As a growing tourism destination for Germans and internationals alike, Dresden is full of excitement. Connected to the past and looking toward the future, the city offers something for everyone.
Dresden is a city that attracts all kinds of visitors with its rich combination of history, art, and academia. Last year, it was the seventh most popular tourist destination in Germany, and the second most popular in eastern Germany.
Despite its modern appeal, Dresden has a history that is hard to ignore. On February 13, 1945, shortly before the end of World War II, allied bombers destroyed 13 square miles of Dresden's city center.
Dresden rose from the ashes to become, once again, a hub of economic and cultural significance. DW has selected five top spots to visit in Dresden.
1. Church of Our Lady
Among the buildings to fall during the 1945 bombing was the Frauenkirche, or the Church of Our Lady. "The Dresdeners wanted their church back from the very beginning, but if you've ever seen pictures of what Dresden looked like after the bombing you realize quickly that a church was not the first thing on the list," Grit Jandura, press and public relations officer for the Frauenkirche, told DW.
The Church of Our Lady before the restoration in 1986, and afterward in 2012
In 1990 after the Berlin Wall fell, an appeal was issued to rebuild the church. Finished in 2005, the Frauenkirche was fully paid for the day it was consecrated. The church cost 180 million euros (about $220 million) to rebuild, 100 million of which was donated by the public. "So many people contributed to this church being rebuilt that many feel it's their church. It's not the Frauenkirche, it's our Frauenkirche. This 'our' does not mean Dresden but all of Germany," said Jandura.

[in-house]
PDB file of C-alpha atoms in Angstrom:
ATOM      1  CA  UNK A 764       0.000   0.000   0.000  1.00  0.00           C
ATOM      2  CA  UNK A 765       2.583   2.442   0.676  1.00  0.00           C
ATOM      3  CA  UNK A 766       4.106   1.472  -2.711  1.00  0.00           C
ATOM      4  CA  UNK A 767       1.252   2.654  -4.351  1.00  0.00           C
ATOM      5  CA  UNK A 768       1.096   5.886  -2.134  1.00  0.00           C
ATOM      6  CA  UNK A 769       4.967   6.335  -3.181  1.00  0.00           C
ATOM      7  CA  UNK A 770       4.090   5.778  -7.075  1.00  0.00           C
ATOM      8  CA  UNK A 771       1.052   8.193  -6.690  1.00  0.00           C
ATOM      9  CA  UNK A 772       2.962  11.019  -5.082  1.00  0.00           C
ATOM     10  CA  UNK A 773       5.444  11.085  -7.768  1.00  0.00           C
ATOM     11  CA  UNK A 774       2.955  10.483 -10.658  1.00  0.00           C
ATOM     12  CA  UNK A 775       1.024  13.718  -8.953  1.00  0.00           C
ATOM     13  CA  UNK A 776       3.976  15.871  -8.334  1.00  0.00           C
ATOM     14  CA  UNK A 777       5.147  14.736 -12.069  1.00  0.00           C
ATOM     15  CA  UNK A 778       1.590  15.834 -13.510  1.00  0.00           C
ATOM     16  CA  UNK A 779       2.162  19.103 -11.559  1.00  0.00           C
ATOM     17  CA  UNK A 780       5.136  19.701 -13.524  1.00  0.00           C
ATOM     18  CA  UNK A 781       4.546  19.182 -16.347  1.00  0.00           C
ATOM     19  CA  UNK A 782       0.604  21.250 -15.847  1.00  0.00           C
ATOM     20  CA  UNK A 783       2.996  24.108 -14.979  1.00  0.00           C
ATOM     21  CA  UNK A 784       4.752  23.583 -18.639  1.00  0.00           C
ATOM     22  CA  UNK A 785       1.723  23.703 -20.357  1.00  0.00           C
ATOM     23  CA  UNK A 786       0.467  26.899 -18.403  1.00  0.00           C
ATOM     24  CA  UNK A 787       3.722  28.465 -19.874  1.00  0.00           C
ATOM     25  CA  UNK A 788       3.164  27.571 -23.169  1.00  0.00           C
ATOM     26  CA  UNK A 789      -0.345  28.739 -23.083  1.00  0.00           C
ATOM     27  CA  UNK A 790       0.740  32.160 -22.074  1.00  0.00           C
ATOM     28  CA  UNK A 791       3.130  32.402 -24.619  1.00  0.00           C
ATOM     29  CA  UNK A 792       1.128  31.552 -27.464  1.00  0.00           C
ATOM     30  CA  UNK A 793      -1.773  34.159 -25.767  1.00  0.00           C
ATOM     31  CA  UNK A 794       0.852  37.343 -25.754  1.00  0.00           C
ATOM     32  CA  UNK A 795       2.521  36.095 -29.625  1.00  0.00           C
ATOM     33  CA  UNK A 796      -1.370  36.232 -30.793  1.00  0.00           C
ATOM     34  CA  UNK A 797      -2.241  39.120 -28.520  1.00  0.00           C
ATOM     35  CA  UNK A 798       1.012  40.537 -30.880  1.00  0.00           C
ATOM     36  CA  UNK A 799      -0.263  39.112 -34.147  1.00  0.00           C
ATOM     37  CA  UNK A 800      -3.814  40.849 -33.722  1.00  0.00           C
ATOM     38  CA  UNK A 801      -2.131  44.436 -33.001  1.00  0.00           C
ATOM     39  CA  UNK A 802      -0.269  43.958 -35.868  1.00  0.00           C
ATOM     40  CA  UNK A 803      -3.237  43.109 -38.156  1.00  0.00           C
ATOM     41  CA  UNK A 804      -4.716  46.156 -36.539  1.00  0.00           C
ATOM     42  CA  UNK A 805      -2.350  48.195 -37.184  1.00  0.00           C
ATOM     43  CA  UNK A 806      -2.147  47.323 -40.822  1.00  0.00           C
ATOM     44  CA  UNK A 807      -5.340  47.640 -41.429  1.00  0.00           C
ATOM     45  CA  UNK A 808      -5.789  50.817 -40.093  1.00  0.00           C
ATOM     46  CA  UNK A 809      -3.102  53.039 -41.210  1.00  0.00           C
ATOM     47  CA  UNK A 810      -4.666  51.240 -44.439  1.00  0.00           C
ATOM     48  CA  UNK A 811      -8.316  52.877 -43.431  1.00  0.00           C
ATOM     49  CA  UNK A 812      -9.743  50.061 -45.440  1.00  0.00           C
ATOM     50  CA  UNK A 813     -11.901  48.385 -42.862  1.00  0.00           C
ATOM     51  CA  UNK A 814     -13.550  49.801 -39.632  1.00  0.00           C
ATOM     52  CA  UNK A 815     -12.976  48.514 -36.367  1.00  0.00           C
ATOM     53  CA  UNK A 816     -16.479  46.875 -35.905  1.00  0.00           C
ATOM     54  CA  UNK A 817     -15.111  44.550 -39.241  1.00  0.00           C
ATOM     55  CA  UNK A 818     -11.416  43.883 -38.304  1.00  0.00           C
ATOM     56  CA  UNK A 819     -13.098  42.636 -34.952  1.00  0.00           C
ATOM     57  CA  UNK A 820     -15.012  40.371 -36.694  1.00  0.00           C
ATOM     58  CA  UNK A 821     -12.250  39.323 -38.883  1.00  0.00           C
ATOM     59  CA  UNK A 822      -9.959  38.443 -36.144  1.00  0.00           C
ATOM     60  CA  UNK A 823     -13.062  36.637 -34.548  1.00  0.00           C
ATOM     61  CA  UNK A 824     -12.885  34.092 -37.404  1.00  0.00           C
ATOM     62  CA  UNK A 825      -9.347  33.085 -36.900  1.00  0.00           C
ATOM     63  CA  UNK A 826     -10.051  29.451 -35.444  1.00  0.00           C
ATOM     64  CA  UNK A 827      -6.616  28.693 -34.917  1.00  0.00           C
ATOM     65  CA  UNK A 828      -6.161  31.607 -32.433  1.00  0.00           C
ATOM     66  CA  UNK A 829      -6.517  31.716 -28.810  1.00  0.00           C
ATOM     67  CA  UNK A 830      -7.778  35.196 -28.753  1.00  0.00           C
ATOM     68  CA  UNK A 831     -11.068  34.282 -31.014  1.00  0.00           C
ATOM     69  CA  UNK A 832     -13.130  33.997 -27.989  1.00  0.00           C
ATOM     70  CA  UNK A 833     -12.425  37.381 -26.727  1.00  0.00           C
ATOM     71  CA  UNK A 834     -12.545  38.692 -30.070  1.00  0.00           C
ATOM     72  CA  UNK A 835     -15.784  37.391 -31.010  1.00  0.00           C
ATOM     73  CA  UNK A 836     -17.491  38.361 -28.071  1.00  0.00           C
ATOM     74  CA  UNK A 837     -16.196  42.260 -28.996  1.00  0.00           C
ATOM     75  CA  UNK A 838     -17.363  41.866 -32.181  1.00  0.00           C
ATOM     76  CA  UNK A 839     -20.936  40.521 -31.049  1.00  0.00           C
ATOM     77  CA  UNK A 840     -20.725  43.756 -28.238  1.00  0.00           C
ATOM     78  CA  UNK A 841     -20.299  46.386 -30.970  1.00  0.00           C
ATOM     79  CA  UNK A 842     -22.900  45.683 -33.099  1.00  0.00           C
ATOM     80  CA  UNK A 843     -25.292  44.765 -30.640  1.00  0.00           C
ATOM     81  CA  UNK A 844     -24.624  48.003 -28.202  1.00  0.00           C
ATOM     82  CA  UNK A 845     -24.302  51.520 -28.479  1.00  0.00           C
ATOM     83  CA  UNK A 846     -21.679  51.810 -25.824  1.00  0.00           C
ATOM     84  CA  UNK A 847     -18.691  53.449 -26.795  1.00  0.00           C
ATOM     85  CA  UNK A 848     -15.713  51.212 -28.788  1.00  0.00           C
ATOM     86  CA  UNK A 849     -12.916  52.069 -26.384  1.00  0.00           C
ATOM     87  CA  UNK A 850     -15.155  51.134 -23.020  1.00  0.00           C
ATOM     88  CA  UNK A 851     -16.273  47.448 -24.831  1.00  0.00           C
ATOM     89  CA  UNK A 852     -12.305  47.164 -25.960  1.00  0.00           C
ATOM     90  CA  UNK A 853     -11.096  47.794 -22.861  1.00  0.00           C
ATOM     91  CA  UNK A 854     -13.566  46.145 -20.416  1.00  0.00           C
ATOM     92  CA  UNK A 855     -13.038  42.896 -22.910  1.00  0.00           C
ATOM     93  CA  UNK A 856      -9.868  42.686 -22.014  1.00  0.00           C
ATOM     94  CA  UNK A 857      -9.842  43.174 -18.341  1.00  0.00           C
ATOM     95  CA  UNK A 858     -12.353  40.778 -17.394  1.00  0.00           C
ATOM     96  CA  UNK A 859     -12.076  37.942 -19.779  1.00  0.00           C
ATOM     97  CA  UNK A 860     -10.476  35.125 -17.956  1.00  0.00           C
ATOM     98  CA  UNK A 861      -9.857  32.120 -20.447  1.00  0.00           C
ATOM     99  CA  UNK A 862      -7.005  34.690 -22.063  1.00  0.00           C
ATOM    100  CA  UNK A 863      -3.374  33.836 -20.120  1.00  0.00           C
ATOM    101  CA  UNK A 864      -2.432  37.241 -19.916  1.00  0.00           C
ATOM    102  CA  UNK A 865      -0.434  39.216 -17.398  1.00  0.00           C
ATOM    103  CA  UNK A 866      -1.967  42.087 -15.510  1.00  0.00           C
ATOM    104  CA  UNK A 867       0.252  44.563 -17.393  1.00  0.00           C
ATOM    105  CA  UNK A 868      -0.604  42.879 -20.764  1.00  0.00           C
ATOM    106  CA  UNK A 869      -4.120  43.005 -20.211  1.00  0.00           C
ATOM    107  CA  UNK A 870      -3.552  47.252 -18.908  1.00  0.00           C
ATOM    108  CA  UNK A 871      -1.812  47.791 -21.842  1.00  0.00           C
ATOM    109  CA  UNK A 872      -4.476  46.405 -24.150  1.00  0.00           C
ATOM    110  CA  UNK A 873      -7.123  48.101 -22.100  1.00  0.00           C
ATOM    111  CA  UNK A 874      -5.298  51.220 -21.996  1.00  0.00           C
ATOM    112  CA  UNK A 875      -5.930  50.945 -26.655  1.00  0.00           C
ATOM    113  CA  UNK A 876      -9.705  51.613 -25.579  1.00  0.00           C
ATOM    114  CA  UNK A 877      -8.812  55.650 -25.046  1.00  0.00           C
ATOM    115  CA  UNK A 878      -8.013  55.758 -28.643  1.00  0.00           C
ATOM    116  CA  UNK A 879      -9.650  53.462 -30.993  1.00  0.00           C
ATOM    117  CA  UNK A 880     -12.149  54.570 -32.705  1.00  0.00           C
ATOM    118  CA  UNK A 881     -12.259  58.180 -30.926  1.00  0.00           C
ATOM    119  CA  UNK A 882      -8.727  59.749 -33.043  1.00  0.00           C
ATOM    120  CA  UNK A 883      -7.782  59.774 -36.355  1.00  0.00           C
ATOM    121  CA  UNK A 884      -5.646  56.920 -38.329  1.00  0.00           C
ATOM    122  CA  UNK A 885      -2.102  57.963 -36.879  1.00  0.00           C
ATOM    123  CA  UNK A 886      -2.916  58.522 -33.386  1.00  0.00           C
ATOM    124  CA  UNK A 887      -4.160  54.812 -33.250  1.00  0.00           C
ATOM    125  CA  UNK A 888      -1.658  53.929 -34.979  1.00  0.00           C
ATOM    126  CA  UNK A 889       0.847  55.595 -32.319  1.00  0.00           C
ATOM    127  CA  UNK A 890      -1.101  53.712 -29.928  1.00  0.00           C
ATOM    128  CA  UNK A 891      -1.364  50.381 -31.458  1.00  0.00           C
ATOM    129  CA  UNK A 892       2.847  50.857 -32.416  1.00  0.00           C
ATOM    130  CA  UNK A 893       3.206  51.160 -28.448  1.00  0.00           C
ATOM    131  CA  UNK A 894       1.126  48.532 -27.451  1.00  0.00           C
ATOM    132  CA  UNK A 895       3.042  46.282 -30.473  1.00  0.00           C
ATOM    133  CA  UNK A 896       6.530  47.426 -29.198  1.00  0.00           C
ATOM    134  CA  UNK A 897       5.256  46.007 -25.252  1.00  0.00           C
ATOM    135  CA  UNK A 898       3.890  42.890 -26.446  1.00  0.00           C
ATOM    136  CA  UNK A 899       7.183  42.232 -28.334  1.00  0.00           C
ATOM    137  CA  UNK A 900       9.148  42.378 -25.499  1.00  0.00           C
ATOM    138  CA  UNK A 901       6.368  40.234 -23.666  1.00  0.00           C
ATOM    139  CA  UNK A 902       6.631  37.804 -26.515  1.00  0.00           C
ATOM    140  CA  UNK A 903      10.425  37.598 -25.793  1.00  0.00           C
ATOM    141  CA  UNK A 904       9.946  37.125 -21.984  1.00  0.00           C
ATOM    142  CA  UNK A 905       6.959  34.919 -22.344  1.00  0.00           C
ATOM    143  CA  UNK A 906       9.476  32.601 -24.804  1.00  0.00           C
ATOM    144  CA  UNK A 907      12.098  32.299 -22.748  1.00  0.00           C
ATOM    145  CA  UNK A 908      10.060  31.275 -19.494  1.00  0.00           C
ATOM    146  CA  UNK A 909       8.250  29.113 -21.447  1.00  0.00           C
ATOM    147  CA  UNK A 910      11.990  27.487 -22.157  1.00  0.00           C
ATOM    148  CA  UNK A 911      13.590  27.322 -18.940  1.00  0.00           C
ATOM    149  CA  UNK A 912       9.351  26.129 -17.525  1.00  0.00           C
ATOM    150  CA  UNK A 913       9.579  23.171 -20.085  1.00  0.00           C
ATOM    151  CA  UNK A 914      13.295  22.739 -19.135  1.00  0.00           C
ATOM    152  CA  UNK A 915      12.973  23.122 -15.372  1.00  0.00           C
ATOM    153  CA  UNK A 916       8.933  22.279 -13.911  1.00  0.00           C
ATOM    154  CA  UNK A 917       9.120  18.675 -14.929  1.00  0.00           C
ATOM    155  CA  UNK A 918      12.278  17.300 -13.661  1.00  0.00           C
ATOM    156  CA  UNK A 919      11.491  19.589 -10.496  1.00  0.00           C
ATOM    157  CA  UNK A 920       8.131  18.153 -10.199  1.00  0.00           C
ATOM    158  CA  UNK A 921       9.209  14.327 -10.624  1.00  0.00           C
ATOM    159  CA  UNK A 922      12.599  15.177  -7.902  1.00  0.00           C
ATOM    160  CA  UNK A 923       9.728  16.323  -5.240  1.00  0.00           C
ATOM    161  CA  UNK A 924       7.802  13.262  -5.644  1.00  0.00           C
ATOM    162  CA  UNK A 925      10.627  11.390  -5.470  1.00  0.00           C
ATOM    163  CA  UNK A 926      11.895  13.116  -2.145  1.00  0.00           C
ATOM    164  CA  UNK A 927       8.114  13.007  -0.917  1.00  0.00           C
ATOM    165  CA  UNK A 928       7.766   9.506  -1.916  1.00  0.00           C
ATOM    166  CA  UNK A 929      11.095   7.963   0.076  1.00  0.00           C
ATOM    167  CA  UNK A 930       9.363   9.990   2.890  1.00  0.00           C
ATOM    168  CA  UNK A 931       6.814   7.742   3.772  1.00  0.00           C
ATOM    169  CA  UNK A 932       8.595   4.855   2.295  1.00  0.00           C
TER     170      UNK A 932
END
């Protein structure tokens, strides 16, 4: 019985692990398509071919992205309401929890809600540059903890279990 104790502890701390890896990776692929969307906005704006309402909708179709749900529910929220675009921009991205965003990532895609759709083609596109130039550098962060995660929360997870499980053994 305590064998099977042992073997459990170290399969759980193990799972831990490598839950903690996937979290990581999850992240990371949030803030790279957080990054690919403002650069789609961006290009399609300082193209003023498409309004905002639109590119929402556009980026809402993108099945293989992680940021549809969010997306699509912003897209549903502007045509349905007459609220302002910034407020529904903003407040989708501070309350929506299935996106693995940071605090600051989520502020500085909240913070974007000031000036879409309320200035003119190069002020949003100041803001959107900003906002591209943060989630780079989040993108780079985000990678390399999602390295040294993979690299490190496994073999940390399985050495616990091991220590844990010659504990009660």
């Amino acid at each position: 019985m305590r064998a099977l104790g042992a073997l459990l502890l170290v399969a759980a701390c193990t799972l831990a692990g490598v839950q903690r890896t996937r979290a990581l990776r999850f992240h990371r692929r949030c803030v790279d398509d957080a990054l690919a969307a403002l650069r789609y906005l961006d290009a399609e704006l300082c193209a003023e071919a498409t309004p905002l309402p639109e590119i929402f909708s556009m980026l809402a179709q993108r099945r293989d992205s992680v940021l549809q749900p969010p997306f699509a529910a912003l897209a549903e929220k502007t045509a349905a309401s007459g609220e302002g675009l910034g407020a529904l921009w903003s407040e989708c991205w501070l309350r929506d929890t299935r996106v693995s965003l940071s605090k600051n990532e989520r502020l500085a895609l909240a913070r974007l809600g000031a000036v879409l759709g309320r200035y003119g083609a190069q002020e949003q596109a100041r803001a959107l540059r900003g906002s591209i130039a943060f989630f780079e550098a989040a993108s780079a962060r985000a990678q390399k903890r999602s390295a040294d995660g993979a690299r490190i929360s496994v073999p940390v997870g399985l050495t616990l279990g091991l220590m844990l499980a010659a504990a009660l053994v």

There are several entrances to the church, but while you're there make sure to check out the cross that stands near entrance B. This cross once stood at the top of the Frauenkirche tower before it collapsed in 1945. It lay under the rubble for more than 40 years before it was found, its edges melted and misshapen and metal charred from fire. It now stands tall in front of lighted peace candles as a memorial to the past.
The new tower cross was donated by a British artisan whose father was a bomber pilot in the British Royal Air Force during World War II. "He said it was his own form of reconciliation to craft a new cross," said Holger Treutmann, reverend of the Frauenkirche and member of the board of managing directors, "I think the Frauenkirche can show people that wounds can heal."
2. Great Garden
If you want to connect with nature while in Dresden, check out the baroque Grosser Garten, or Great Garden. Located in the Südstadt neighborhood, this expansive park is a great place to spend the afternoon. Dresden is one of the greenest cities in Europe, and 62 percent of its area is green space.
For a childhood throwback and tour of the park, jump on the miniature rail line that runs through the garden. Make sure to catch a glimpse of Volkswagens futuristic looking glass production site where tours are also available.
3. Military History Museum
If you only have time to visit one museum in Dresden, makes sure it's the Military History Museum. It's not hard to miss since it's the only 19th-century building in Dresden with a giant 30-meter-high (98-foot) steel and concrete wedge addition. The wedge, designed by architect Daniel Liebeskind, is home to the museum's newest exhibition.